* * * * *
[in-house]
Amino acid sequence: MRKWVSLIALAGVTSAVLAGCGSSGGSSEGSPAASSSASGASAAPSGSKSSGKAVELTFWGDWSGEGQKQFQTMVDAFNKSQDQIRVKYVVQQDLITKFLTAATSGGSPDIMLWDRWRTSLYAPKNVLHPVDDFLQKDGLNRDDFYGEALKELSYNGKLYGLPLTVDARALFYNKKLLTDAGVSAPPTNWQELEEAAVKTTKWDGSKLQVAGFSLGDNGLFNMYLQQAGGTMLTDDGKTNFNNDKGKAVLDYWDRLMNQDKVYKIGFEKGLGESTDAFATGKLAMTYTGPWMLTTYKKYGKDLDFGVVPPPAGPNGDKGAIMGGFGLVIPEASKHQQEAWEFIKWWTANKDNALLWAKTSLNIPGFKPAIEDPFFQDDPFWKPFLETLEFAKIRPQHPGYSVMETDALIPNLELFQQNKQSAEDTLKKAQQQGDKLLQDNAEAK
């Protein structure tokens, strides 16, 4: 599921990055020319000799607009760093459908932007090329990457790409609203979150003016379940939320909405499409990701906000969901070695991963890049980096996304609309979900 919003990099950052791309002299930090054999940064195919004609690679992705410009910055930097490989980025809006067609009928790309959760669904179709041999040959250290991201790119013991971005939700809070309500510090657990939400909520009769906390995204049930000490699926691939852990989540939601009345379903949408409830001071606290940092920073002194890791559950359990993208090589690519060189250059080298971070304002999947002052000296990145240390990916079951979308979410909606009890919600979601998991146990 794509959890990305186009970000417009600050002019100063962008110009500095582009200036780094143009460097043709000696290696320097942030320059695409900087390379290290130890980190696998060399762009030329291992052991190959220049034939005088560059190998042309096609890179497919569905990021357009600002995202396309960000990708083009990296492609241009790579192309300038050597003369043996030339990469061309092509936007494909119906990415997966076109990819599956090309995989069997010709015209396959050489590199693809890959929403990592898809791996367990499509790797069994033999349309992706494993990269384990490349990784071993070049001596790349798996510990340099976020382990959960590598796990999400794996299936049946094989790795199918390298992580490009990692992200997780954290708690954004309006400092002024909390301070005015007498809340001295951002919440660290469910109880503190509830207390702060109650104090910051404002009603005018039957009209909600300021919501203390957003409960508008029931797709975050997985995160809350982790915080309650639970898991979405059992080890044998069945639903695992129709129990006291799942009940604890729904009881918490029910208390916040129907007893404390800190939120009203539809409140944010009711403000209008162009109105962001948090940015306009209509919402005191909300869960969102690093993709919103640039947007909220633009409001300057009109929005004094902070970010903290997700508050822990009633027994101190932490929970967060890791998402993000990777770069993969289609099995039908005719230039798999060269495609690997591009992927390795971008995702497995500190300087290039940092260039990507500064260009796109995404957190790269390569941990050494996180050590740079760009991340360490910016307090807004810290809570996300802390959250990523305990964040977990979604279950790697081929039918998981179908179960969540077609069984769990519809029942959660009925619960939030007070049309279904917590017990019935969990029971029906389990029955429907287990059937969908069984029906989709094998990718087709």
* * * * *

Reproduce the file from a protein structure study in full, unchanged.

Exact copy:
[in-house]
Amino acid sequence: MRKWVSLIALAGVTSAVLAGCGSSGGSSEGSPAASSSASGASAAPSGSKSSGKAVELTFWGDWSGEGQKQFQTMVDAFNKSQDQIRVKYVVQQDLITKFLTAATSGGSPDIMLWDRWRTSLYAPKNVLHPVDDFLQKDGLNRDDFYGEALKELSYNGKLYGLPLTVDARALFYNKKLLTDAGVSAPPTNWQELEEAAVKTTKWDGSKLQVAGFSLGDNGLFNMYLQQAGGTMLTDDGKTNFNNDKGKAVLDYWDRLMNQDKVYKIGFEKGLGESTDAFATGKLAMTYTGPWMLTTYKKYGKDLDFGVVPPPAGPNGDKGAIMGGFGLVIPEASKHQQEAWEFIKWWTANKDNALLWAKTSLNIPGFKPAIEDPFFQDDPFWKPFLETLEFAKIRPQHPGYSVMETDALIPNLELFQQNKQSAEDTLKKAQQQGDKLLQDNAEAK
């Protein structure tokens, strides 16, 4: 599921990055020319000799607009760093459908932007090329990457790409609203979150003016379940939320909405499409990701906000969901070695991963890049980096996304609309979900 919003990099950052791309002299930090054999940064195919004609690679992705410009910055930097490989980025809006067609009928790309959760669904179709041999040959250290991201790119013991971005939700809070309500510090657990939400909520009769906390995204049930000490699926691939852990989540939601009345379903949408409830001071606290940092920073002194890791559950359990993208090589690519060189250059080298971070304002999947002052000296990145240390990916079951979308979410909606009890919600979601998991146990 794509959890990305186009970000417009600050002019100063962008110009500095582009200036780094143009460097043709000696290696320097942030320059695409900087390379290290130890980190696998060399762009030329291992052991190959220049034939005088560059190998042309096609890179497919569905990021357009600002995202396309960000990708083009990296492609241009790579192309300038050597003369043996030339990469061309092509936007494909119906990415997966076109990819599956090309995989069997010709015209396959050489590199693809890959929403990592898809791996367990499509790797069994033999349309992706494993990269384990490349990784071993070049001596790349798996510990340099976020382990959960590598796990999400794996299936049946094989790795199918390298992580490009990692992200997780954290708690954004309006400092002024909390301070005015007498809340001295951002919440660290469910109880503190509830207390702060109650104090910051404002009603005018039957009209909600300021919501203390957003409960508008029931797709975050997985995160809350982790915080309650639970898991979405059992080890044998069945639903695992129709129990006291799942009940604890729904009881918490029910208390916040129907007893404390800190939120009203539809409140944010009711403000209008162009109105962001948090940015306009209509919402005191909300869960969102690093993709919103640039947007909220633009409001300057009109929005004094902070970010903290997700508050822990009633027994101190932490929970967060890791998402993000990777770069993969289609099995039908005719230039798999060269495609690997591009992927390795971008995702497995500190300087290039940092260039990507500064260009796109995404957190790269390569941990050494996180050590740079760009991340360490910016307090807004810290809570996300802390959250990523305990964040977990979604279950790697081929039918998981179908179960969540077609069984769990519809029942959660009925619960939030007070049309279904917590017990019935969990029971029906389990029955429907287990059937969908069984029906989709094998990718087709």